Letters to the Editor

Mandarin magnet school would hurt Chapel Hill-Carrboro’s black students

Anna Richards, NAACP president, (pictured in a file photo) says making Glenwood Elementary School a Mandarin magnet will remove African-American children from the school and do nothing to address the Chapel Hill-Carrboro schools’ longstanding achievement gap.
Anna Richards, NAACP president, (pictured in a file photo) says making Glenwood Elementary School a Mandarin magnet will remove African-American children from the school and do nothing to address the Chapel Hill-Carrboro schools’ longstanding achievement gap. mschultz@newsobserver.com

Recent news and editorial coverage has built a growing community consensus that the Chapel Hill-Carrboro City Schools Board of Education’s decision to transition Glenwood Elementary School into a Mandarin language magnet school was an unethical, deceptive and broad violation of the public trust. (“Chapel Hill-Carrboro school board chair apologizes for Mandarin vote, questions ethics,” Nov. 28)

But consistent with our mission, the Chapel Hill-Carrboro National Association for the Advancement of Colored People (CH C NAACP) looks beyond process, and concludes that the board’s shockingly cavalier willingness to abandon their frequently stated commitment to ending our district’s shameful racial achievement gap in public education should cause the community to take much deeper pause.

The Mandarin magnet school will benefit only a tiny swath of the most privileged district students. It will do nothing to alter the shameful legacy of how our affluent, education-focused area ranks 51st among North Carolina counties in educating African-American students and very high nationally in disparity in black and brown student achievement.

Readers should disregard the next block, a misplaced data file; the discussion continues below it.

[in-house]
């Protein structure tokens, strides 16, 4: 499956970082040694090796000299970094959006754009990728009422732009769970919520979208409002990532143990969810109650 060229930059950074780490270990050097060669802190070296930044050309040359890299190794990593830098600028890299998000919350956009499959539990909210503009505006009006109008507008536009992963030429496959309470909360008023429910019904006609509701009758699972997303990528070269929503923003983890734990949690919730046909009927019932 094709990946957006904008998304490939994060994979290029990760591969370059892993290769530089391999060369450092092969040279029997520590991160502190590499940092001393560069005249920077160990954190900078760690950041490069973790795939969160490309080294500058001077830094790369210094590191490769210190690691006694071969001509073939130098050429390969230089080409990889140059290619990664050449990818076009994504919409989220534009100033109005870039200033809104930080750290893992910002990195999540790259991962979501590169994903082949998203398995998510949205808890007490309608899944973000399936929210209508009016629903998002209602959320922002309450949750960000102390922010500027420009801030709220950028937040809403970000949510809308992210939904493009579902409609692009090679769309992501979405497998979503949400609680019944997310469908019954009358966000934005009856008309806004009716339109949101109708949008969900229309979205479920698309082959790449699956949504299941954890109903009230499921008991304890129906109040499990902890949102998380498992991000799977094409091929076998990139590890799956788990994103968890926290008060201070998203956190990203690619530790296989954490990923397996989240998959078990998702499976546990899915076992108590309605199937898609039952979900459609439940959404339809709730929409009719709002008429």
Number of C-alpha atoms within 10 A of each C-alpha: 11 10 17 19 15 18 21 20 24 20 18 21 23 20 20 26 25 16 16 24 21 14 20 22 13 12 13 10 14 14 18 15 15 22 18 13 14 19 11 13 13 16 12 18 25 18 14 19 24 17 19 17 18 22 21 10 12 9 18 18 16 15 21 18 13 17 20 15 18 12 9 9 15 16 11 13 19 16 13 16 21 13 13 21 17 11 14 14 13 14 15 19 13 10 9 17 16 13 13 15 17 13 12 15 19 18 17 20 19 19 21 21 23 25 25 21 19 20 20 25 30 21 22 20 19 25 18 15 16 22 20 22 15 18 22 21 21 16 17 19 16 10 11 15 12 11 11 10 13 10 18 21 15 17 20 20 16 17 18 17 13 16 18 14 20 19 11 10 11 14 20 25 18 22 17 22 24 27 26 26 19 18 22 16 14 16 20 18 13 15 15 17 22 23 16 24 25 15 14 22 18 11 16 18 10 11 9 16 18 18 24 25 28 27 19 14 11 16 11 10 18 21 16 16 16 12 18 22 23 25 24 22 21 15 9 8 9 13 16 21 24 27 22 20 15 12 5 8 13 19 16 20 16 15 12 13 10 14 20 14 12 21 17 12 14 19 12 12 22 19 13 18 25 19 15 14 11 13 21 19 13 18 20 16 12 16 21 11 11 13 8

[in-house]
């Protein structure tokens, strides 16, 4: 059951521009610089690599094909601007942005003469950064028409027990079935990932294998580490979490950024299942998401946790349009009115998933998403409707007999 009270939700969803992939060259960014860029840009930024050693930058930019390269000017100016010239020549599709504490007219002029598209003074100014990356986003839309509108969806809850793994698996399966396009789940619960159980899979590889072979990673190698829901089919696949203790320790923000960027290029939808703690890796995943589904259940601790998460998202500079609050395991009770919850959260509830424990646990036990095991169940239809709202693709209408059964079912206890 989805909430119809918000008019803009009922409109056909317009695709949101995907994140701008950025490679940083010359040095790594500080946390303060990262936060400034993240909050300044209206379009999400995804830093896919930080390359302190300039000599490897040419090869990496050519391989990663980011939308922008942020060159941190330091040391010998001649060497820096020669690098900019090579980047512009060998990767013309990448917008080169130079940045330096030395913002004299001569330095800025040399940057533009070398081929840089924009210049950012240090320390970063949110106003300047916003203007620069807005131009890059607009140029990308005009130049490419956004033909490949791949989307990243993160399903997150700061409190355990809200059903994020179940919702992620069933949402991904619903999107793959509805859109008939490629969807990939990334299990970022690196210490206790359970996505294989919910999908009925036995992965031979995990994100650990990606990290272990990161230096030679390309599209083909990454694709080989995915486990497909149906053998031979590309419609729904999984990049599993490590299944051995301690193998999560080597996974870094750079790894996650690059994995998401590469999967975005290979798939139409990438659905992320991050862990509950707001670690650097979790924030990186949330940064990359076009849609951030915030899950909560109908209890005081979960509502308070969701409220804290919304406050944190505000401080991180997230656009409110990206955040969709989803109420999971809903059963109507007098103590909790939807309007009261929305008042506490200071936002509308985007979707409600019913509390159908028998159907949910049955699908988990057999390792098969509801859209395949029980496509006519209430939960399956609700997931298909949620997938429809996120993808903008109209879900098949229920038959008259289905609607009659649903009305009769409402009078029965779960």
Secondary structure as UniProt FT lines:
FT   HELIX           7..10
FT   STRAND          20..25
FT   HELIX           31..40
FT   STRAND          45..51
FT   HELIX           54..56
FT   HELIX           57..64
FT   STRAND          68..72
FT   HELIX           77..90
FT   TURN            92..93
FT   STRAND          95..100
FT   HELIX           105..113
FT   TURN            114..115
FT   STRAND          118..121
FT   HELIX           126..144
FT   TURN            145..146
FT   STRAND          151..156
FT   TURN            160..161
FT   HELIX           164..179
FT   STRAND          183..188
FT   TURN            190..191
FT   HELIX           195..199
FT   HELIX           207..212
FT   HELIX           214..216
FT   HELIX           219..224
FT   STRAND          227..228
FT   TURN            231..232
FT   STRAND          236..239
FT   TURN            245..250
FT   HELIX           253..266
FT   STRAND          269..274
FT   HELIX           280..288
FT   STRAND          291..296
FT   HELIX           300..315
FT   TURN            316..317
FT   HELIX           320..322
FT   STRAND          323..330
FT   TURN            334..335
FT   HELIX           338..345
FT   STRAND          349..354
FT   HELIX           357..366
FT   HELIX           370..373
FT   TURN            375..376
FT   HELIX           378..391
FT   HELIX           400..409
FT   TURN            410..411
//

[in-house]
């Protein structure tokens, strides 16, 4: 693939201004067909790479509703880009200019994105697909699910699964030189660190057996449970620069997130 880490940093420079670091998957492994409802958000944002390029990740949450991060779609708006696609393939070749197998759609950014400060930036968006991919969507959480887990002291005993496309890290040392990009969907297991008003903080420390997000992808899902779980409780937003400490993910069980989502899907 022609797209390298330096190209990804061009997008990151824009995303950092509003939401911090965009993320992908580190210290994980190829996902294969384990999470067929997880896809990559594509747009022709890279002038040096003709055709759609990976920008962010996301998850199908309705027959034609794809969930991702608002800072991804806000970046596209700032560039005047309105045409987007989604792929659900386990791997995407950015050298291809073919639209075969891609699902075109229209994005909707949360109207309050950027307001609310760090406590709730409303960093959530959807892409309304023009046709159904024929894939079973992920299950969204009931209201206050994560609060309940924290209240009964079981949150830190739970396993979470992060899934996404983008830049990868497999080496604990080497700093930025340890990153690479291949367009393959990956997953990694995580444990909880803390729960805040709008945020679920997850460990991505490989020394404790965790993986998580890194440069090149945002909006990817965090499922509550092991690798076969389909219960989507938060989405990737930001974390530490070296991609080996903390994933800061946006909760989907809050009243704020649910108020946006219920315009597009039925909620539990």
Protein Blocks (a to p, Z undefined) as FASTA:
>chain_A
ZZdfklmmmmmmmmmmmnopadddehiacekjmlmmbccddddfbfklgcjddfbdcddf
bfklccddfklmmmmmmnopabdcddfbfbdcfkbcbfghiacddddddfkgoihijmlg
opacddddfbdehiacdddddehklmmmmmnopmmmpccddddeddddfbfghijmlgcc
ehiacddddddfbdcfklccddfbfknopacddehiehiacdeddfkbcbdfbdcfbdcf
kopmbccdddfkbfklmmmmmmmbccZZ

Glenwood Elementary, currently a very popular and diverse neighborhood school, would become highly segregated within one year, as the lottery to get in would immediately lower Glenwood’s African-American student population from 47 African-American students to just six.

This means 83 percent of the black students would be banished from Glenwood Elementary and scattered throughout the district, losing established relationships with familiar teachers and faculty for nothing more, apparently, than some vague hope of reducing marginal overcrowding.

When campaigning, our district leaders and school board members claimed racial equity would be their highest priority. How do they now square that with a plan that will immediately remove almost all black students from the school?

Our racial achievement and educational opportunity gap is one of the widest in North Carolina because we pay more attention to satisfying the “wants” of the most privileged people than we do the “needs” of the most marginalized.

The Mandarin magnet school program is a glaring example of how these gaps persist and endure. For some reason, this current school board proposes to widen these gaps further, at considerable cost to the district.

Considerable time, cost and energy (and underhanded board behavior) have gone toward this ill-advised venture, while the needs of our African-American students have been ignored with racial equity getting nothing more than campaign season lip service.

The NAACP will not stop organizing resistance to this bad decision. We strongly urges the board to nullify it as quickly as possible.

Anna Richards is the president of the Chapel Hill-Carrboro NAACP.

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